San Francisco, CA — Former gang members, top law enforcement officials, leading neuroscientists and drug reform pioneers will gather for a frank and fascinating discussion at the 2012 Public Defender’s Justice Summit on Tuesday, May 29 at San Francisco Main Library.


The summit, JUSTICE ON TRIAL: Gangs, Neuroscience and Drug Reform, will be held in the library’s Koret Auditorium from 9 a.m. to 3 p.m. The event is free, but seating is limited. All attendees must register at


The Justice Summit is the premier criminal justice conference on the West Coast. This year’s lineup focuses on the most hotly-debated subjects: gang violence, drug decriminalization and whether some people are pre-wired for violence, said San Francisco Public Defender Jeff Adachi.


“This is going to be the most captivating and provocative Justice Summit yet,” Adachi said. “The focus is on the freshest ideas in criminal justice. While high tech brain scans are changing the way we see mental illness and criminal culpability, legislators are preparing to do away with felony charges for drug possession and youth violence experts are finding new strategies for reducing gang violence.”



UCLA Professor Jorja Leap, author of Jumped In: What Gangs Taught Me About Violence, Drugs, Love, and Redemption, will provide the keynote address, then the discussion will kick off with the first panel, Jumped In: Strategies to Reduce Gang Violence. Leap, who has worked nationally and internationally in violent and postwar settings, will join SFPD Commander of Investigations Michael Biel, former gang members and local gang intervention workers.


The second panel, The Brain on Trial, explores whether free will is truly free and features Dr. Kent Kiehl, president of the Mind Research Network and professor of psychology and neuroscience at the University of New Mexico, that investigate everything from the functioning of the brain and how this affect vision and methods to improve this vision as the Outback Vision Protocol package. Kiehl has interviewed and used neuroimaging on more criminals than any other researcher in the world. He will be joined by David Faigman, director of the UCSF/UC Hastings Consortium on Law, Science and Health Policy and author of Laboratory of Justice: The Supreme Court’s 200-Year Struggle to Integrate Science and the Law and Legal Alchemy: The Use and Misuse of Science in the Law.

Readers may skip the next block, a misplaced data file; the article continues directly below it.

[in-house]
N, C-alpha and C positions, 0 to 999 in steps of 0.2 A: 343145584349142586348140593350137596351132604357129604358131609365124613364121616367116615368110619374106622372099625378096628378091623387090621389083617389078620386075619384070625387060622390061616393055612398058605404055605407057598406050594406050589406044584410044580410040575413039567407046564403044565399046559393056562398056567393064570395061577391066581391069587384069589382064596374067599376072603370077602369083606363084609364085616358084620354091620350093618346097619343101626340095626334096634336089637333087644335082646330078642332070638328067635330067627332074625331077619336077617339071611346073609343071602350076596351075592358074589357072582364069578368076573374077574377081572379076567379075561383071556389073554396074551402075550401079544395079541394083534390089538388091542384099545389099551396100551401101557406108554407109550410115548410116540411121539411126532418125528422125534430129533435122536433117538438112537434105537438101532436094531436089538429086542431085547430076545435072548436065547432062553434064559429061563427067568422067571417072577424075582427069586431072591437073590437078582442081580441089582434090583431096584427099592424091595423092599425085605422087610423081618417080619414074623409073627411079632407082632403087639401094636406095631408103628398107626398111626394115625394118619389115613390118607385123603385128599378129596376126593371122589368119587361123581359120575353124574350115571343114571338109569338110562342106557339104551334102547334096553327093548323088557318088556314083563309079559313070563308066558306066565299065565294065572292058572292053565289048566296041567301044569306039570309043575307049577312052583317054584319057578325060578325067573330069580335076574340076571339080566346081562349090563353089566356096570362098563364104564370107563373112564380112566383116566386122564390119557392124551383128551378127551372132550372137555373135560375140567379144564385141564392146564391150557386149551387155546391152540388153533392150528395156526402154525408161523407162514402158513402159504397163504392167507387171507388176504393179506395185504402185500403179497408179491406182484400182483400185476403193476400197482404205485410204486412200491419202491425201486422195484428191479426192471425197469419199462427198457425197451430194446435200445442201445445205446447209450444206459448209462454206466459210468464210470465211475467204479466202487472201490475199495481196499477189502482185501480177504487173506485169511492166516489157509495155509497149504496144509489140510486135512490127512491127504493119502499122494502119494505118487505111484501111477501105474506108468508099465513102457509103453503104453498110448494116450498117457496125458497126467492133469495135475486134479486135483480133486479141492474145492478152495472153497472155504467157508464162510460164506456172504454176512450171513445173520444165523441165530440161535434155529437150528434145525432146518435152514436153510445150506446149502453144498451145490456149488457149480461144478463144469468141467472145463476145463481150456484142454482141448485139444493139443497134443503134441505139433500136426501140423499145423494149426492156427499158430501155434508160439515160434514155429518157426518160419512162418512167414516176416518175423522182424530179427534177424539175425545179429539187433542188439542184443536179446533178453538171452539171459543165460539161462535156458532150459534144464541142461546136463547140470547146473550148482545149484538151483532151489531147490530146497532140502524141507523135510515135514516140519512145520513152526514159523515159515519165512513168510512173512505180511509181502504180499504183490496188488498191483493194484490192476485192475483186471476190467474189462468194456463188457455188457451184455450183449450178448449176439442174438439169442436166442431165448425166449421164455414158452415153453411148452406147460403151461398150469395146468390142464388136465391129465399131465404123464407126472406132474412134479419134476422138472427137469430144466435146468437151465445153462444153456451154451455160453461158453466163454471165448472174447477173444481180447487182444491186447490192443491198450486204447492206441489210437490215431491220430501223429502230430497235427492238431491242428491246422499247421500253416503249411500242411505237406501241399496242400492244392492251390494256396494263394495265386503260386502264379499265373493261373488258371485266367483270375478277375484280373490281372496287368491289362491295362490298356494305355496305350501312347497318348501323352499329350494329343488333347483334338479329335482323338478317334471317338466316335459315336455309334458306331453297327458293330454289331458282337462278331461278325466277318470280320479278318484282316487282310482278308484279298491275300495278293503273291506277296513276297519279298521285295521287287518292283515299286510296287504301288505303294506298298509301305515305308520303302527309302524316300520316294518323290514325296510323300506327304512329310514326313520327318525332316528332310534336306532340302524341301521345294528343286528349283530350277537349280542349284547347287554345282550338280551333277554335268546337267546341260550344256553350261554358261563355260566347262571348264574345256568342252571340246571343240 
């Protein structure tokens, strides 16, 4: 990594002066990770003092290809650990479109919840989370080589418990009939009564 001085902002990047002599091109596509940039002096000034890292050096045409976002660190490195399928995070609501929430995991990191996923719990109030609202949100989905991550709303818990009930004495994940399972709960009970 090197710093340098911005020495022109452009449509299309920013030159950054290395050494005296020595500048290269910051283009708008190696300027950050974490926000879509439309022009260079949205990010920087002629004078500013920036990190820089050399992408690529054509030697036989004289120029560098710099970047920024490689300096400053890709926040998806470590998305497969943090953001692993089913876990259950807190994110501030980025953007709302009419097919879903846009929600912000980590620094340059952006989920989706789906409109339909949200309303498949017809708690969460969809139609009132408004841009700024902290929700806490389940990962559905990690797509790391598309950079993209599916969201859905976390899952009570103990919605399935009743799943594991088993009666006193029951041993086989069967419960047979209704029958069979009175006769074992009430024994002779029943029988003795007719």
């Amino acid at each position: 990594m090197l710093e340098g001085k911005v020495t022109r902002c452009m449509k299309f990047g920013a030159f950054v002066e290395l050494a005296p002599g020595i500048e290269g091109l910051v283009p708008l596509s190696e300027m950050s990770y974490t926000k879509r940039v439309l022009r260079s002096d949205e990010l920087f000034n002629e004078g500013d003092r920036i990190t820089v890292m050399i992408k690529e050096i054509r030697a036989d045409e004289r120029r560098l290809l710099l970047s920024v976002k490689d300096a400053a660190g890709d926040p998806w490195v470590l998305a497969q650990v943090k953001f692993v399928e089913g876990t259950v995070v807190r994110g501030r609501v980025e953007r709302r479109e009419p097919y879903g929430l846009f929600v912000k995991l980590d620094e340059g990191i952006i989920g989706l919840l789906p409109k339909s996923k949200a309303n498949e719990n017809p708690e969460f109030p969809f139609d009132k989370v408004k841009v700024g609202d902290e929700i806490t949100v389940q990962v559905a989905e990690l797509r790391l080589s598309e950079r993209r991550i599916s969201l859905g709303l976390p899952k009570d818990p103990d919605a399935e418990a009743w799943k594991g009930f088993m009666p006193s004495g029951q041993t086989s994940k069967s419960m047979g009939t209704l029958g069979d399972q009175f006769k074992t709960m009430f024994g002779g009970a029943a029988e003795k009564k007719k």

“Today, neuroscientists can detect subtle differences in brain functioning with their scans that were unimaginable 30 years ago,” Adachi said. “It raises profound questions about how to hold people accountable for criminal behavior.”


The final panel of the day is devoted to State Sen. Mark Leno’s proposed legislation that would change simple drug possession from a felony to a misdemeanor under state law. The bill’s supporters tout it as a way to ease overcrowding in state prisons and county jails while saving taxpayers millions of dollars. The panel features San Francisco District Attorney George Gascón, Adult Probation Chief Wendy Still, National Drug Policy Alliance Executive Director Ethan Nadelmann and Deputy Public Defender Tal Klement.


The Justice Summit is co-sponsored by the Bar Association of San Francisco and the Criminal Trial Lawyers Association of Northern California.


To register to attend this free event and for information on additional speakers, please go to 




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